Machado de Assis is the most celebrated classic Brazilian author, so it is natural that the Library’s holdings will encompass some of his works, but it was very exciting to see the scope and depth of our collections reflecting the interest that his books have attracted from the time of their first publications in Britain. There are over 300 copies of various works by and about Machado de Assis, including some of his earliest works acquired in the nineteenth century, many of which are rare volumes. Nadia Kerecuk, the creator and convenor of the Book Club, very kindly made a list of all of our holdings available. For instance, the British Library holds the first edition of one of his most famous novels Dom Casmurro published in 1889, and the poetry collections Chrysalidas (1866), and Phalenas (1869). In addition, we have some beautiful editions including the 1948 version of the novella with illustrations of one of my favourite Brazilian artists, Cândido Portinari1.

 

title cover of the publication with an illustration by Candido Portinari; black print on white paper.
Machado de Assis, C., & Portinari, Cândido. (1948). O Alienista. Illustrado por Candido Portinari. Rio de Janeiro: Imprensa Nacional. British Library shelfmark: L.R.416.r.18

 

Last year when I visited my hometown, Rio, there was a lovely and comprehensive exhibition at Centro Cultural Banco do Brasil providing an overview of the various facets and languages explored by Portinari – and including some of the illustrations that are present in the selected 1948 edition, as well as from other illustrated editions of Machado de Assis’ Memoria Postumas de Braz Cubas and Miguel de Cervantes’ Don Quixote de la Mancha.

Both Machado de Assis and Cândido Portinari had this incredible capacity to capture the human condition and Brazilian-ness in ways that feel both universal and culturally specific. Portinari was a keen enthusiast of Machado de Assis’ work and both lived in one of the neo-colonial elegant houses in Cosme Velho, a bucolic neighborhood in Rio and perhaps one of my favourite areas of the city. They came from a rather deprived childhood but with unwavering talent and determination, came to represent big names in literature and visual arts.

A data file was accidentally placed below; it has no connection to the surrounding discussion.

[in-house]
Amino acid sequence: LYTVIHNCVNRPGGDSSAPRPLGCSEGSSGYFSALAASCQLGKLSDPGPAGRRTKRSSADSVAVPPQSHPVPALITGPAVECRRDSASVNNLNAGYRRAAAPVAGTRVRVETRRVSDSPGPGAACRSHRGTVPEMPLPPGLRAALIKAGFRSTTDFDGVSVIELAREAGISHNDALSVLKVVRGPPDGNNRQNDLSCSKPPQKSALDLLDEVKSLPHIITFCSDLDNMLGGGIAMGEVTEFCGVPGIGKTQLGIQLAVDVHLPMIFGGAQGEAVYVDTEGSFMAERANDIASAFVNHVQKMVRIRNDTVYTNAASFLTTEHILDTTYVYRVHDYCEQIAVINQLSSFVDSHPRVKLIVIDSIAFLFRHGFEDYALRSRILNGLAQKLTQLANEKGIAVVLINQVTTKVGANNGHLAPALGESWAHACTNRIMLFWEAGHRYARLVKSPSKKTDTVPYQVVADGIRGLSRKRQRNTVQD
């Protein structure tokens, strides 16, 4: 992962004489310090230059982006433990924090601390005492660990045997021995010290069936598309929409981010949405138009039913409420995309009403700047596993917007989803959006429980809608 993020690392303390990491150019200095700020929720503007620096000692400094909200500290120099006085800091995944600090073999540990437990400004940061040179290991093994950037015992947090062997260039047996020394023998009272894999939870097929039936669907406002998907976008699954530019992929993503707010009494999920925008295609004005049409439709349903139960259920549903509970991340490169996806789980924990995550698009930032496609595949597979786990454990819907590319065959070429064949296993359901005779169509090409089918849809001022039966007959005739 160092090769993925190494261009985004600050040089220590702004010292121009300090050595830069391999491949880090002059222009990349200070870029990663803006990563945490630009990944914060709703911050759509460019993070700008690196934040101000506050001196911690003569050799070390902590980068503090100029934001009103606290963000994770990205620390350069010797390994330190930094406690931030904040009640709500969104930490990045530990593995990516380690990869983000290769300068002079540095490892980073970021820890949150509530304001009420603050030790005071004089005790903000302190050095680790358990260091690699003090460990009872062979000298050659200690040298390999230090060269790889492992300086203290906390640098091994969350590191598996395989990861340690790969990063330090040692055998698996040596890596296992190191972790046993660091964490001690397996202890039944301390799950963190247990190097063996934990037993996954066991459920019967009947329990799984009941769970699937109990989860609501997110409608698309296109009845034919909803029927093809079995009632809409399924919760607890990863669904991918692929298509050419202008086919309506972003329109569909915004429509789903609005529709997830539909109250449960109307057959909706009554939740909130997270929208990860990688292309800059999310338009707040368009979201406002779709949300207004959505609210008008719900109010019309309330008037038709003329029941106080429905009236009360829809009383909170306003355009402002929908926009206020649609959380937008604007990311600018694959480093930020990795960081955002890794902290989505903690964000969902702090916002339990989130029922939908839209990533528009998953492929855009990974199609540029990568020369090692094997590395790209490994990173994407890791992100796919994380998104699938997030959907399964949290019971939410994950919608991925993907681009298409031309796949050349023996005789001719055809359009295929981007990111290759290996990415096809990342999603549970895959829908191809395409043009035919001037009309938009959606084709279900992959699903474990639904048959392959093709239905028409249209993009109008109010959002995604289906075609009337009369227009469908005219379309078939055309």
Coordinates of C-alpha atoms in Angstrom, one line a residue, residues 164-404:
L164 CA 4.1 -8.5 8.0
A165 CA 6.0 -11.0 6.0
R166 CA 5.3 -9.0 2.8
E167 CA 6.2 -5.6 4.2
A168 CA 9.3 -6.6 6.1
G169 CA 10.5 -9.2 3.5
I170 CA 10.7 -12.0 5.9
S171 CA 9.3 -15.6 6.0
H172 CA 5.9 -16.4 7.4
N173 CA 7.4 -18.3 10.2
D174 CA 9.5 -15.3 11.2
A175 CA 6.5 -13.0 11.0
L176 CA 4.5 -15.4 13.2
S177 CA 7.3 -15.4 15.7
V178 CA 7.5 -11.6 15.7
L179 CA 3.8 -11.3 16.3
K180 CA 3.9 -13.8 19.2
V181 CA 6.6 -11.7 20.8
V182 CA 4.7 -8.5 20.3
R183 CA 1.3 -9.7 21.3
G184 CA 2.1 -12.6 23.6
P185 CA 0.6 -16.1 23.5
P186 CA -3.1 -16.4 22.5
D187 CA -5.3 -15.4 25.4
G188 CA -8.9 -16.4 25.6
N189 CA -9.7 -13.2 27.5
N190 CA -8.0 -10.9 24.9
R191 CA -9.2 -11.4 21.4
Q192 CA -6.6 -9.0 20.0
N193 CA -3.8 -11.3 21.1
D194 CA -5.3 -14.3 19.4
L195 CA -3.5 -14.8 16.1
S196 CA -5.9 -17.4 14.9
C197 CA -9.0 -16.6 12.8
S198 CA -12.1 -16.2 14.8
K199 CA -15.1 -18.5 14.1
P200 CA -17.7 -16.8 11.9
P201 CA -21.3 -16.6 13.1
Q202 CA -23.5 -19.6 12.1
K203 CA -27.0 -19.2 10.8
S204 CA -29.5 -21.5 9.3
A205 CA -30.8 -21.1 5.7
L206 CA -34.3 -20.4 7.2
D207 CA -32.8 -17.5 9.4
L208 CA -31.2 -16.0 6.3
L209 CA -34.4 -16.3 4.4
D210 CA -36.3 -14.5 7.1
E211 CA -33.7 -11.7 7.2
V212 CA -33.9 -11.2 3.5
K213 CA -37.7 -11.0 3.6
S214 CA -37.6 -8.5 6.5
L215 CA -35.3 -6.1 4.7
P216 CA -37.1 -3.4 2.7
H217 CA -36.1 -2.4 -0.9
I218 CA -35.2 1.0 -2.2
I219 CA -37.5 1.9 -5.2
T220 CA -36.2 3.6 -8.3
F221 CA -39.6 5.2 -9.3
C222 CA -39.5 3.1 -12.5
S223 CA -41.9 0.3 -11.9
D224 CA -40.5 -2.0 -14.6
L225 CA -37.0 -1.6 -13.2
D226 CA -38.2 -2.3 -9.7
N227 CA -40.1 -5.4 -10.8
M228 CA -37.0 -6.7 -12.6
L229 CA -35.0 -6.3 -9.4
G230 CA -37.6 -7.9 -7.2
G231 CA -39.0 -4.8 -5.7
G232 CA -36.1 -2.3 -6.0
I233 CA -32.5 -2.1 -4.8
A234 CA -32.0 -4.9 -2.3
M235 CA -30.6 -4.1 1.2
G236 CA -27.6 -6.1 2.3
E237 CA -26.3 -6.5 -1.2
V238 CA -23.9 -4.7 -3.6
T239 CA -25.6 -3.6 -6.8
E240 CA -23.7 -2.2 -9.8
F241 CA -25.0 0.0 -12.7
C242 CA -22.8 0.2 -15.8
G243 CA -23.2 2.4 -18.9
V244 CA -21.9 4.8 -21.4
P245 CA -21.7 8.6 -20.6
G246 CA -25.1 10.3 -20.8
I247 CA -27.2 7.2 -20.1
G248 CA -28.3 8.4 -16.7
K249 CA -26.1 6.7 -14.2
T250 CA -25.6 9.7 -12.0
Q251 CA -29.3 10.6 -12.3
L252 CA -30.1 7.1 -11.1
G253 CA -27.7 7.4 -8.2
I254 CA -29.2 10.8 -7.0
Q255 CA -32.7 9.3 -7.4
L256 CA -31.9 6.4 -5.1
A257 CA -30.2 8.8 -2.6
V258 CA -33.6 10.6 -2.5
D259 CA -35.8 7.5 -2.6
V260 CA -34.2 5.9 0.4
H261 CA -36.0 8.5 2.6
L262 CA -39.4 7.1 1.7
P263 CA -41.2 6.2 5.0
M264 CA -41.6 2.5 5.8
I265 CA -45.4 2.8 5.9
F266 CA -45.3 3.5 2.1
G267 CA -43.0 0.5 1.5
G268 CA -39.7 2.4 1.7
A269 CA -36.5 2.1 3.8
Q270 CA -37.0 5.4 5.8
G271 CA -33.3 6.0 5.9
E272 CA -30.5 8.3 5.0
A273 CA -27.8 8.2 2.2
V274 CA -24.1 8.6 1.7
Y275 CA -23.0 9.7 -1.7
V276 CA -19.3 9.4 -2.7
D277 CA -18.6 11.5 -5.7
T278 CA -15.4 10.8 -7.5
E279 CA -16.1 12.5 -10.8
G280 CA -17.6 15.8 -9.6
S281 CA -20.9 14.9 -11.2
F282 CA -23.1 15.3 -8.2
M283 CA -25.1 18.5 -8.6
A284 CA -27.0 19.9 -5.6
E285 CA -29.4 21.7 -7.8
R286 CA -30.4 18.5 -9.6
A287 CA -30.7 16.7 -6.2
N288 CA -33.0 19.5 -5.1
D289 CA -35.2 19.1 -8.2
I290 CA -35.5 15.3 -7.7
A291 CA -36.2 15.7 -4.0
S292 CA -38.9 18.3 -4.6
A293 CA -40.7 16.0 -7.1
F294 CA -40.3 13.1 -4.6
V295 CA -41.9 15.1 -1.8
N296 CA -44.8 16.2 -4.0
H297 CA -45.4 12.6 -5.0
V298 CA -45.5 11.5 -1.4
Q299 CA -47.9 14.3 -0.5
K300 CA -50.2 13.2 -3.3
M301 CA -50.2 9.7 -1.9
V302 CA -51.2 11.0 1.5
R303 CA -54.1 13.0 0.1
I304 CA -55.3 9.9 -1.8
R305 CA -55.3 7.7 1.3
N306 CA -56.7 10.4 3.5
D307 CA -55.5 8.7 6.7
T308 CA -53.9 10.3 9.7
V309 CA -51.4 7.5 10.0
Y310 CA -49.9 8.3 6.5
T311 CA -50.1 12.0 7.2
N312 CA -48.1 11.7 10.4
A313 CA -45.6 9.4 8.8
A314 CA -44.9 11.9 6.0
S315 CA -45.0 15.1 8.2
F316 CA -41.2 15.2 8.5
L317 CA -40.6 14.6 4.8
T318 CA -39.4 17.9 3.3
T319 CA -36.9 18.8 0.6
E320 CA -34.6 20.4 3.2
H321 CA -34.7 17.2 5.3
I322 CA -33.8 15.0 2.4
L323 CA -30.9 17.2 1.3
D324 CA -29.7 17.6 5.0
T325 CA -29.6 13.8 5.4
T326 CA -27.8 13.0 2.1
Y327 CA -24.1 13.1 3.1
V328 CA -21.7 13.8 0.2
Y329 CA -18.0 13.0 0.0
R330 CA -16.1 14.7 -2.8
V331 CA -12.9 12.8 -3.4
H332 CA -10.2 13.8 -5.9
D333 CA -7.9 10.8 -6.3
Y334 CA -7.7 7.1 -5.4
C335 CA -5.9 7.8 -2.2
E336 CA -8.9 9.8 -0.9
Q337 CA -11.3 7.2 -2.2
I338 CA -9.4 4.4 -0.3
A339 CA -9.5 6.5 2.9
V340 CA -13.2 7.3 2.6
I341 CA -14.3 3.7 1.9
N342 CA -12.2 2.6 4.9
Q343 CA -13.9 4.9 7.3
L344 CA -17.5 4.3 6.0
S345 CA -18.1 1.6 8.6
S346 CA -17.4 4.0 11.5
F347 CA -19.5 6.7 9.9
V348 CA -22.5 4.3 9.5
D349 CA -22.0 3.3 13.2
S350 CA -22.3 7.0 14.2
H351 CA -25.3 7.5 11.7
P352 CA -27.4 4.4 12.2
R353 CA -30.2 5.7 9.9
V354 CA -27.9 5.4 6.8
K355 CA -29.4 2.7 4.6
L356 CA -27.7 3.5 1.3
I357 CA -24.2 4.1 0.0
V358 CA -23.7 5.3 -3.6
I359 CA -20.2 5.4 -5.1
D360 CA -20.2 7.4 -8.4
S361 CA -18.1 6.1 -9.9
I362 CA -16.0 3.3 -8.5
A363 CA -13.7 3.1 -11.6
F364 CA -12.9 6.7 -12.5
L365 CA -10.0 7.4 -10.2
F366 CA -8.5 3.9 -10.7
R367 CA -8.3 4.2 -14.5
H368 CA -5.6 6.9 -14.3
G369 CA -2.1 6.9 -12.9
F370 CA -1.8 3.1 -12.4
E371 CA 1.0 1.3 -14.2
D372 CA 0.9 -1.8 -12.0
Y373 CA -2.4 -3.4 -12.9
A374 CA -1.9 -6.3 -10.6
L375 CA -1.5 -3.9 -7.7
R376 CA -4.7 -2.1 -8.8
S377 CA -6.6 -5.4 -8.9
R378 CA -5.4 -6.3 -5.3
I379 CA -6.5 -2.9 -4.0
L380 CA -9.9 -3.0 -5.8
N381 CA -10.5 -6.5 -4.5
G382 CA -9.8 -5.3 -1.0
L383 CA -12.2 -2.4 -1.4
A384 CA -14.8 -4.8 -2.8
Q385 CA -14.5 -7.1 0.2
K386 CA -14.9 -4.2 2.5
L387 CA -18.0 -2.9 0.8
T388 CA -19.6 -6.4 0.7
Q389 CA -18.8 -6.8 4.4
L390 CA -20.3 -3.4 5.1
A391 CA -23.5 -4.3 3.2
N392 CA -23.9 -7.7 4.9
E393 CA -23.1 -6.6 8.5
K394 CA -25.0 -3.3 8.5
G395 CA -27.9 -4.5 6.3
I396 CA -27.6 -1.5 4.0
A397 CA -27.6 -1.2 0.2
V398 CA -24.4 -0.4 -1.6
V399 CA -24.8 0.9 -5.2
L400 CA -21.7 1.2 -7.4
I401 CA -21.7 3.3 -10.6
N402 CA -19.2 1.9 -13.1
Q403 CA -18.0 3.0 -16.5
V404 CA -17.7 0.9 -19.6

Huge neocolonial houses within a square with tropical trees and plants
The Largo do Boticário (Apothecary's Square) is a square in the Cosme Velho neighborhood in Rio where Machado de Assis and Portinari lived.

 

The 1948 edition was sponsored by the bibliophile and executive Raymundo Ottoni de Castro Maya (1894-1968). It is part of a wider collection named Os Cem Bibliófilos do Brasil (100 Bibliophiles of Brazil) named after a bibliophilic society created by Castro Maya. The society was composed of a hundred personalities of the time, among intellectuals, executives and society figures, which met annually to produce and publish works by great authors of Brazilian literature, illustrated by notable visual artists. In 30 years, they published names such as Machado de Assis, Guimarães Rosa, Jorge Amado, José Lins do Rego, Lima Barreto and Mário de Andrade, with their literary work illustrated by major visual artists such as Di Cavalcanti, Portinari, Iberê Camargo, Cícero Dias, Carybé, among others.